Warhammer Armies – Ghoul Kings

The second of my armies for the undead in Warhammer Fantasy Battle is themed around the Ghoul Kings. It’s another force that has been decades in the making and is utilising figures of various ages.

As their name implies, the Ghoul Kings are followed by a court of ravenous carrion eaters, and other monstrous creatures of darkness flock to their unholy aura. Zombies rise in their wake, recent victims of their raids into the lands of the living.

Units of ghouls and zombies with their vampire masters

Reaping the lands of the living

This army makes for 1,000 points under 8th Edition rules, ready to be combined or mixed with my existing Vampire Counts army should the opportunity arise. The Strigoi Ghoul King is a metal sculpt from the time of an earlier edition, when this type of vampire was first introduced as a distinct faction. The lowlier vampire in his thrall I just painted now, using the plastic rider from the Terrorgheist kit.

Strogoi Ghoul king amidst his minions

The Strigoi Ghoul King commands his minions

Vampire in a unit of ghouls

A vampire leads the ghouls on the hunt

A horde of zombies

Shambling dead follow the necromantic will of their master

I had finished the Varghulf some time back, but took the opportunity to highlight its wing membranes and claws further while also scattering a couple of bones on its base for decoration.

A winged bestial monster

The Varghulf knows only hunger

A swarm of bats next to a Varghulf

Gratuitous bat shot for Mark

It’s a compact little infantry force, well suited for a battle even on a 4×4 gaming table. However, plans are obviously afoot to expand the army to 2,000 points. While using some existing models like more bats and Dire Wolves, the main new addition will be a Terrorgheist and some Crypt Horrors I have yet to build.

Image of the Ghoul Kings army from above

The undead horde sweeps across the field

The Warhammer Saga Begins

After having bought Saga: Age of Magic and the Book of Battles at Salute, UndeadHighElf and I got two games in. With it being our first games of Saga, we skipped magic and war machines and played a standard Clash of Warlords, followed by Prized Possessions.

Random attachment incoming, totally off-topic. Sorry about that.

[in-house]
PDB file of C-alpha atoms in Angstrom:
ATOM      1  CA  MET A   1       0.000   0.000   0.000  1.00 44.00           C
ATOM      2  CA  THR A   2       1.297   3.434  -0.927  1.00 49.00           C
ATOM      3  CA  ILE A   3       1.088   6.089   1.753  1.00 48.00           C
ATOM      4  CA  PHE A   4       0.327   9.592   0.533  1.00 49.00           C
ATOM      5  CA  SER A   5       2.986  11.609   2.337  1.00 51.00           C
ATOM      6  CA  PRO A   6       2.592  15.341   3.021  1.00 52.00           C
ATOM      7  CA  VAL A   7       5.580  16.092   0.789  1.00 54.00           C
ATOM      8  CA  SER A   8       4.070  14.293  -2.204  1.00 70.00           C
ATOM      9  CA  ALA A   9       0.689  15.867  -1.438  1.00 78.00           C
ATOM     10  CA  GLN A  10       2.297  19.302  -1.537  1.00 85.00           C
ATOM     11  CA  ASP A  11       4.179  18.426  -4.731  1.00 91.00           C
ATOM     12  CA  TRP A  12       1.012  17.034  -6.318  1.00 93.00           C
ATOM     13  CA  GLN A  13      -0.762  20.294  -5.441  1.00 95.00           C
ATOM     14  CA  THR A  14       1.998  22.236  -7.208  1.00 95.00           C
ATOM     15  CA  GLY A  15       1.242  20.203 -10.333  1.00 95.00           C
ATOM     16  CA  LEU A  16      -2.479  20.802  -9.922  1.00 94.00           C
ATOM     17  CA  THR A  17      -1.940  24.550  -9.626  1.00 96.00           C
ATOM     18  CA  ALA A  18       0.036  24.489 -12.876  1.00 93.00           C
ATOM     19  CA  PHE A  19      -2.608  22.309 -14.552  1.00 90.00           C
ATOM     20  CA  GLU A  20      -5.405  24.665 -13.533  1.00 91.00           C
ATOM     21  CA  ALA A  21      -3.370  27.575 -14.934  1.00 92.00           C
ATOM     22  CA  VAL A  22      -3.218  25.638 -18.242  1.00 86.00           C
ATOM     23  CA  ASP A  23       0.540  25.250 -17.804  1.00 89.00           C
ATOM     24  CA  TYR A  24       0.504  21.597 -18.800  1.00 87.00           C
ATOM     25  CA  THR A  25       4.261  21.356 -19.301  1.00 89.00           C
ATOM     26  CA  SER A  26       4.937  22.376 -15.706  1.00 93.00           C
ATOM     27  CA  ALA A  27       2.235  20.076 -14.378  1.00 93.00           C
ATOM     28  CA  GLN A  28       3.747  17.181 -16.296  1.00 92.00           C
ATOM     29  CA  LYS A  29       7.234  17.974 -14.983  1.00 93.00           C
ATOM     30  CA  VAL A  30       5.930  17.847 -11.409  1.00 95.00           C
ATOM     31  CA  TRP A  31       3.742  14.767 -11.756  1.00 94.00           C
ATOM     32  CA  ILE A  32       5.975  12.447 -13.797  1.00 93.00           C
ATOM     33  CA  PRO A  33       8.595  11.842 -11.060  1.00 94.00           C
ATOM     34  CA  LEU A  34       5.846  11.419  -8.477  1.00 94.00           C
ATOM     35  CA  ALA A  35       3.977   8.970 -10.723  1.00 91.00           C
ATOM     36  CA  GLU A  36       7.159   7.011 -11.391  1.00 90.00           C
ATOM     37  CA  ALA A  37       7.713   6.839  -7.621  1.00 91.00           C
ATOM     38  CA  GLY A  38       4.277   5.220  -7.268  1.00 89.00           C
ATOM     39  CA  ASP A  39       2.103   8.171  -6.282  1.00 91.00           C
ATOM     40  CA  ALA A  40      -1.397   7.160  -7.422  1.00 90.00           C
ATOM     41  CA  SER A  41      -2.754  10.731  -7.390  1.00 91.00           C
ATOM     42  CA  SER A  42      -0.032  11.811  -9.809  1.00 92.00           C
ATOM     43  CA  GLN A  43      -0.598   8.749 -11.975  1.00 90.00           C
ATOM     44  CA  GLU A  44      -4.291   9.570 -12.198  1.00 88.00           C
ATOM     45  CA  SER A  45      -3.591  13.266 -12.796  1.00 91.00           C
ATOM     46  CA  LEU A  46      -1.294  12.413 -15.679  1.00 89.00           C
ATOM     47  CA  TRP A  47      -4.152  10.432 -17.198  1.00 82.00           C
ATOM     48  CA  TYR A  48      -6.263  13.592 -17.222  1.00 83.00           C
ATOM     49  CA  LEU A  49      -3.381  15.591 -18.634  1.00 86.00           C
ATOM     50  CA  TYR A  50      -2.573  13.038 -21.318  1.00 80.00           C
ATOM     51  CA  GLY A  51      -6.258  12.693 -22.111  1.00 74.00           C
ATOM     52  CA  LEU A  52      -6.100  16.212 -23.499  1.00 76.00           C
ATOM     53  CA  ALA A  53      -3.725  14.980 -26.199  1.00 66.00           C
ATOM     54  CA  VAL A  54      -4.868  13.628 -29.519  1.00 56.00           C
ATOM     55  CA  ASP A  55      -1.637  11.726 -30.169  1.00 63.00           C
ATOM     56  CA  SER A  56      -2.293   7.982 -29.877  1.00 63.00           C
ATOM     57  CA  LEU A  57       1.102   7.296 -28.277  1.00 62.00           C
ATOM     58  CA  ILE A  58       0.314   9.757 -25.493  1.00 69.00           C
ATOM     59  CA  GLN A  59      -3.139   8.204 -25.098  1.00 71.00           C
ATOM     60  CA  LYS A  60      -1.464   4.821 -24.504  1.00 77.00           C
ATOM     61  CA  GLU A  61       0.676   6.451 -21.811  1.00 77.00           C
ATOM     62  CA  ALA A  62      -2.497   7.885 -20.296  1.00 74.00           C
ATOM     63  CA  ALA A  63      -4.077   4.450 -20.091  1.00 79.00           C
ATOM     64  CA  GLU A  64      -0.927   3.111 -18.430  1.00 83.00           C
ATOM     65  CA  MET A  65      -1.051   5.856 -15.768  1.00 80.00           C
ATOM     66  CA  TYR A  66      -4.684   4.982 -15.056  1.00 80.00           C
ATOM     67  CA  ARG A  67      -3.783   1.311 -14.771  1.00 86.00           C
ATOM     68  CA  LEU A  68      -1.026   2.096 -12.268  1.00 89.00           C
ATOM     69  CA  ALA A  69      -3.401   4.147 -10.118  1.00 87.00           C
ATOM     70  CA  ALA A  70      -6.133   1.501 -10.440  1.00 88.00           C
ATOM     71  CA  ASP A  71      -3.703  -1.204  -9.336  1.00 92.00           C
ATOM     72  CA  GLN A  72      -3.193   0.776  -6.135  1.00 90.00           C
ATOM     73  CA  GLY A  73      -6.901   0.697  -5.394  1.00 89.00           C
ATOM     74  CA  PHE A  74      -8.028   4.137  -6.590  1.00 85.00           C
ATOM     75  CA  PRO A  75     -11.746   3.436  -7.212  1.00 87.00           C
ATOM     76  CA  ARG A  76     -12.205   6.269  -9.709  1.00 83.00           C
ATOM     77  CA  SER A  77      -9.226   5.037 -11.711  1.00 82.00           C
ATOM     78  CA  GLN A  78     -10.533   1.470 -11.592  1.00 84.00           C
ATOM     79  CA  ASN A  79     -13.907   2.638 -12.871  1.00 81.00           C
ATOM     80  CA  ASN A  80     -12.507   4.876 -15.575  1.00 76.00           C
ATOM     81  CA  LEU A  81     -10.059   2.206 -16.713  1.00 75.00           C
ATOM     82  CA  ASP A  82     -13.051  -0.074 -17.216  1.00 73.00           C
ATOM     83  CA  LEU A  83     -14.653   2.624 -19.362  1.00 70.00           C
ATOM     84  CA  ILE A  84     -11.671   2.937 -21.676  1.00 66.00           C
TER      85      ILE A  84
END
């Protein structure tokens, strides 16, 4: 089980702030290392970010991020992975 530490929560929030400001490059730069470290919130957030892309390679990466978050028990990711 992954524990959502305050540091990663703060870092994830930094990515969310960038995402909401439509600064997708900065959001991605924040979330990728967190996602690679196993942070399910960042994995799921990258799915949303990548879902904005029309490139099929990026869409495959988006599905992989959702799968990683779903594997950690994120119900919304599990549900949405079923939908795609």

Pitching my Night Goblins against Dwarfs, I got trashed twice. The main setback in the first battle came early when my two trolls were beaten back by a handful of hand gunners defending a wall, neutralising my main strike force. In game two, I managed to destroy two of the three artillery pieces the stunties were trying to deliver to the local Elector Count, but the casualties suffered in doing so proved too high a prize to pay.

We really enjoyed the system and both left with plenty of plans for future Saga forces. With these Night Goblins being my first warband specifically built for Saga (I have a separate army for Warhammer Fantasy Battle), I have since expanded them using some spare models.

I painted up Gobbla and Gnasher and two Squig Herder teams which I can now use either as a unit of Hearthguard (potentially with heavy weapons) or Berserkers in a Horde force.

Night Goblin Squig Herders for Saga: Age of Magic

Squigs are high maintenance pets

Night Goblin Squigs for Saga: Age of Magic

Big teeth and a bigger temper

In order to have a standard bearer for both of my Warrior units, I painted up a classic Kev Adams sculpt. Finally, the archers were strengthened to a full Levy band of twelve, using plastic models I didn’t have a use for previously.

Night Goblin warriors with banner for Saga: Age of Magic

The Moonshine Mob is out raiding

Night Goblin archers for Saga: Age of Magic

Being slightly smarter than the rest, these gobbos engage the enemy from afar

Zombie Tide

It turned into a bit of a slog towards the end, but I managed to complete my horde of 30 zombies in thrall to the Ghoul Kings for Warhammer Fantasy Battle.

Zombie regiment for Warhammer Fantasy Battle

The war dead march again

A dozen of the figures are metals from The Assault Group that I ordered with their Kickstarter in 2017. Five of the sculpts are now available from their store, while the sixth was an exclusive. They will tie in nicely with my fledgling Empire army, hence I painted some of the zombies up in the state colours of Ostermark and Ostland.

Zombies by The Assault Group for Warhammer Fantasy Battle

Once proud warriors of the Empire

Zombies by The Assault Group for Warhammer Fantasy Battle

Former soldiers of Ostermark

To complete the regiment I dug through my bits box and combined  Citadel plastic zombie heads and arms with bodies from the archers and militia sets. One is using the legs and torso of a Perry Miniatures mercenary, while two do not use any legs since I modelled them to be emerging from the cursed soil of Sylvania.